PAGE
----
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The Adventures of Gerard Arthur Conan Doyle

How The Brigadier Triumphed In England

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"Well, if you must fight my guest instead of myself, let it be to-morrow morning with two witnesses," he cried, at last; "this is sheer murder across the table."

"But it suits my humour, Ned," said Lord Dacre.

"And mine, sir," said I.

"Then I'll have nothing to do with it," cried Lord Rufton. "I tell you, George, if you shoot Colonel Gerard under these circumstances you'll find yourself in the dock instead of on the bench. I won't act as second, and that's flat."

"Sir," said I, "I am perfectly prepared to proceed without a second."

"That won't do. It's against the law," cried Lord Dacre. "Come, Ned, don't be a fool. You see we mean to fight. Hang it, man, all I want you to do is to drop a handkerchief."

"I'll take no part in it."

"Then I must find someone who will," said Lord Dacre.

He threw a cloth over the pistols which lay upon the table, and he rang the bell. A footman entered. "Ask Colonel Berkeley if he will step this way. You will find him in the billiard-room."

A moment later there entered a tall thin Englishman with a great moustache, which was a rare thing amid that clean-shaven race. I have heard since that they were worn only by the Guards and the Hussars. This Colonel Berkeley was a guardsman. He seemed a strange, tired, languid, drawling creature with a long black cigar thrusting out, like a pole from a bush, amidst that immense moustache. He looked from one to the other of us with true English phlegm, and he betrayed not the slightest surprise when he was told our intention.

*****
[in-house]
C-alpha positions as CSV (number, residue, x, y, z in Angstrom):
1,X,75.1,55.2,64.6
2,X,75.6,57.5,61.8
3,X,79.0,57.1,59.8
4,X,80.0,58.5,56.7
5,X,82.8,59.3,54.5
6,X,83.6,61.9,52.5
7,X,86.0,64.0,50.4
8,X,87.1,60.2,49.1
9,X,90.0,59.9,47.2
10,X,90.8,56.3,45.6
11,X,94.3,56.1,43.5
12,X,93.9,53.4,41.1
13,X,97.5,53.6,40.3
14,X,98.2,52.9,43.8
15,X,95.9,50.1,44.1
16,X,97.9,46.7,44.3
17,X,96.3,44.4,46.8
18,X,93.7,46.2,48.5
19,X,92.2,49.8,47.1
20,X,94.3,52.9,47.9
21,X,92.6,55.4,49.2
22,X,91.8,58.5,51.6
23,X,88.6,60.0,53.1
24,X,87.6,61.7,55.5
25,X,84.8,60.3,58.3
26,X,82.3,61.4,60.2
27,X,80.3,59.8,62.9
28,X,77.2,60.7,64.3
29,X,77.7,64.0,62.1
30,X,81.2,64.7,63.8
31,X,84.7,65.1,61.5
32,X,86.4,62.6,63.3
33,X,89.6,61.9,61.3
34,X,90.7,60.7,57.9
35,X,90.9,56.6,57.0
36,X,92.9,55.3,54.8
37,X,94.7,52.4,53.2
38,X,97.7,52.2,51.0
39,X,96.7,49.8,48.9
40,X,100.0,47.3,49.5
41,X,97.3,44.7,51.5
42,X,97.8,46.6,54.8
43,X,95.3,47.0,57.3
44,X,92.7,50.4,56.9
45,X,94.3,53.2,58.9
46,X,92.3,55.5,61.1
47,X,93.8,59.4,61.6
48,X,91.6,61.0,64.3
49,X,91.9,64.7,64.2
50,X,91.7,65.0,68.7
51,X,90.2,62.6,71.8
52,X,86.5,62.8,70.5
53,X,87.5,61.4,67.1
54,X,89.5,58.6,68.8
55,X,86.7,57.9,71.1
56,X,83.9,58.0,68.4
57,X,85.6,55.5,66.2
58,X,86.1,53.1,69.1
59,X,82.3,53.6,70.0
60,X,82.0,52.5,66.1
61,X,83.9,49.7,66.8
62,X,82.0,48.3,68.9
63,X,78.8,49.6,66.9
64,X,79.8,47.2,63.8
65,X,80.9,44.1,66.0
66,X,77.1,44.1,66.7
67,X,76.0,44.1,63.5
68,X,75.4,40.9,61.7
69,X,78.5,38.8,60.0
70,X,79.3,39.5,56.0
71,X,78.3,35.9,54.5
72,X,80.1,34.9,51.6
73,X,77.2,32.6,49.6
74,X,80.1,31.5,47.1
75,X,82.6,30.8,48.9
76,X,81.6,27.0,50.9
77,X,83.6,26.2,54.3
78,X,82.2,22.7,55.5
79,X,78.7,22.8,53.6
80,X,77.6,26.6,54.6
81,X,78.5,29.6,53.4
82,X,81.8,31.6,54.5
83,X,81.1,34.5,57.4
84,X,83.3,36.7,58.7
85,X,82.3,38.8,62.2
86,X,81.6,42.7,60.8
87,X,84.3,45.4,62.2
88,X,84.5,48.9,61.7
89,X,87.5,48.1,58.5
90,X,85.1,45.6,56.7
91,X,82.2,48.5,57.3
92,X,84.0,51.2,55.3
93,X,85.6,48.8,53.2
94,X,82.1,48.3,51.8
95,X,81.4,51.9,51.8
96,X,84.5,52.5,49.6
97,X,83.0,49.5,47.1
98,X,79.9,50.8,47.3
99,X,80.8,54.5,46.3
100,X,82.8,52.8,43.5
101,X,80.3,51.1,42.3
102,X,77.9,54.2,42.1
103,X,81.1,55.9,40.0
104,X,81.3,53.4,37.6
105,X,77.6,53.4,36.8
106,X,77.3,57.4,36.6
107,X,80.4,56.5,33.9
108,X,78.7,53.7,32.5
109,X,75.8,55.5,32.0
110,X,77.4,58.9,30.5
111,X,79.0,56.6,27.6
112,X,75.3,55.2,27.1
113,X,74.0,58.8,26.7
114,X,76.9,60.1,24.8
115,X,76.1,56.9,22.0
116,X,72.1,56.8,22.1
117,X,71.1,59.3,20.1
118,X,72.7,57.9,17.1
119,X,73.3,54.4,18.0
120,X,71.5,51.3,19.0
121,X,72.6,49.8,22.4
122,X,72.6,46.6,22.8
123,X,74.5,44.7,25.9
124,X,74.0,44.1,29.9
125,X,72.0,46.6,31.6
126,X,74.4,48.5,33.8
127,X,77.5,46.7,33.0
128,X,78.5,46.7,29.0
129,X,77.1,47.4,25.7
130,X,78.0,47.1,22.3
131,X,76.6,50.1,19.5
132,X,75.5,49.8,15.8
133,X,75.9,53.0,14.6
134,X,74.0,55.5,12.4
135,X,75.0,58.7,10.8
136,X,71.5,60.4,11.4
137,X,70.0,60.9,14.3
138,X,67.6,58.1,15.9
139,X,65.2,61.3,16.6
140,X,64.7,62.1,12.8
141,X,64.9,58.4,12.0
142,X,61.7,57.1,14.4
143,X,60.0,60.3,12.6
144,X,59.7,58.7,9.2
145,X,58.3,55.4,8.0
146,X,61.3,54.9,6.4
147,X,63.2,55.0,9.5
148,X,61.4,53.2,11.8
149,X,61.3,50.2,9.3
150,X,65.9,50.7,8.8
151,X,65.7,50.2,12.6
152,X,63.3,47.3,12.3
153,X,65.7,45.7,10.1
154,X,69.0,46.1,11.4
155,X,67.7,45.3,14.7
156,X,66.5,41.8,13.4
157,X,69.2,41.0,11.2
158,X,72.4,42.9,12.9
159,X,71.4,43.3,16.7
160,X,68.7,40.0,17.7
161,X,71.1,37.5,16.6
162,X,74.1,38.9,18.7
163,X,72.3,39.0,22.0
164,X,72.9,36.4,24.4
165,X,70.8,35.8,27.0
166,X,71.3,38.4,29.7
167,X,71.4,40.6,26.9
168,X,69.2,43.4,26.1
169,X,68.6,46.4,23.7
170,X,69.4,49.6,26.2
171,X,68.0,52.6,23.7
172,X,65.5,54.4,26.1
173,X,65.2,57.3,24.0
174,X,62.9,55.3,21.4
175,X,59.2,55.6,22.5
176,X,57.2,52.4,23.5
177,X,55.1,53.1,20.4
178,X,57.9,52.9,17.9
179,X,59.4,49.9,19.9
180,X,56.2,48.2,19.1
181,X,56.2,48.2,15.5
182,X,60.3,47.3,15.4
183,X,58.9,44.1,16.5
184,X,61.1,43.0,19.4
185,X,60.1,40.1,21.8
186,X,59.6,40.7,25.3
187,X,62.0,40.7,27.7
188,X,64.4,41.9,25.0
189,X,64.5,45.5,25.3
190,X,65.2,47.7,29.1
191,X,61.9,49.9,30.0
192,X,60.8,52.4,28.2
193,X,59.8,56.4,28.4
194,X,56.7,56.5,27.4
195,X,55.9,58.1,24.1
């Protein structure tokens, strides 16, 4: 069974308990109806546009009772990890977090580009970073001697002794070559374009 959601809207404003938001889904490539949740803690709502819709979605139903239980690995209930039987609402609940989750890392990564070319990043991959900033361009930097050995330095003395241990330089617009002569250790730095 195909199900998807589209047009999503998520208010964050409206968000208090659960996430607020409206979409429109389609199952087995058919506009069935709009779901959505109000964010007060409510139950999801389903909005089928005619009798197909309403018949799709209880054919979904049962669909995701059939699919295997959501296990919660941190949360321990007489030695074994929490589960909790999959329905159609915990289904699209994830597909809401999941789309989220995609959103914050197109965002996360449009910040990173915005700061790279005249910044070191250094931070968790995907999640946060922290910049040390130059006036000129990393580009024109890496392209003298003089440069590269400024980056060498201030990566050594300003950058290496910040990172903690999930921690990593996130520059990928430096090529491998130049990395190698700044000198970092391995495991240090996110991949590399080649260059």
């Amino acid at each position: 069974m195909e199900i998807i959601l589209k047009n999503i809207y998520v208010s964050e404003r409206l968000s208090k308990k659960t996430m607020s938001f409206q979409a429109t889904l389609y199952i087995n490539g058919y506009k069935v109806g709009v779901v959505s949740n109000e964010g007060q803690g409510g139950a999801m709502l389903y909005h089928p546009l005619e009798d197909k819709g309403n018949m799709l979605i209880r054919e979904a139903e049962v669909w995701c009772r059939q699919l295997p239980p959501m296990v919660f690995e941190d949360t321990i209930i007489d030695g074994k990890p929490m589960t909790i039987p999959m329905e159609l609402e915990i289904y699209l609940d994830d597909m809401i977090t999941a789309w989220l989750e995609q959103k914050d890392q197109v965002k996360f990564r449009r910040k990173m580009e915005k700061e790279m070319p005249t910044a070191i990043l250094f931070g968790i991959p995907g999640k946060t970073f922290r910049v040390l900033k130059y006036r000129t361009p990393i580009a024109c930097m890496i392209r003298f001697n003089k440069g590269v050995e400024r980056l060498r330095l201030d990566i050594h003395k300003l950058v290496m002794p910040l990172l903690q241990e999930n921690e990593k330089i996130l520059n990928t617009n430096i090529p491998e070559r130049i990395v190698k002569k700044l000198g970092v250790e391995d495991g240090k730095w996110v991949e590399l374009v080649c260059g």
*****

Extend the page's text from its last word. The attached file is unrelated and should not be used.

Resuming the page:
"Quite so," said he; "quite so."

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"I refuse to act, Colonel Berkeley," cried Lord Rufton.

"Remember, this duel cannot proceed without you, and I hold you personally responsible for anything that happens."

This Colonel Berkeley appeared to be an authority upon the question, for he removed the cigar from his mouth and he laid down the law in his strange, drawling voice.

"The circumstances are unusual but not irregular, Lord Rufton," said he. "This gentleman has given a blow and this other gentleman has received it. That is a clear issue. Time and conditions depend upon the person who demands satisfaction. Very good. He claims it here and now, across the table. He is acting within his rights. I am prepared to accept the responsibility."

There was nothing more to be said. Lord Rufton sat moodily in the corner with his brows drawn down and his hands thrust deep into the pockets of his riding-breeches.

Colonel Berkeley examined the two pistols and laid them both in the centre of the table. Lord Dacre was at one end and I at the other, with eight feet of shining mahogany between us. On the hearth-rug with his back to the fire, stood the tall colonel, his handkerchief in his left hand, his cigar between two fingers of his right.

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The Adventures of Gerard
Arthur Conan Doyle

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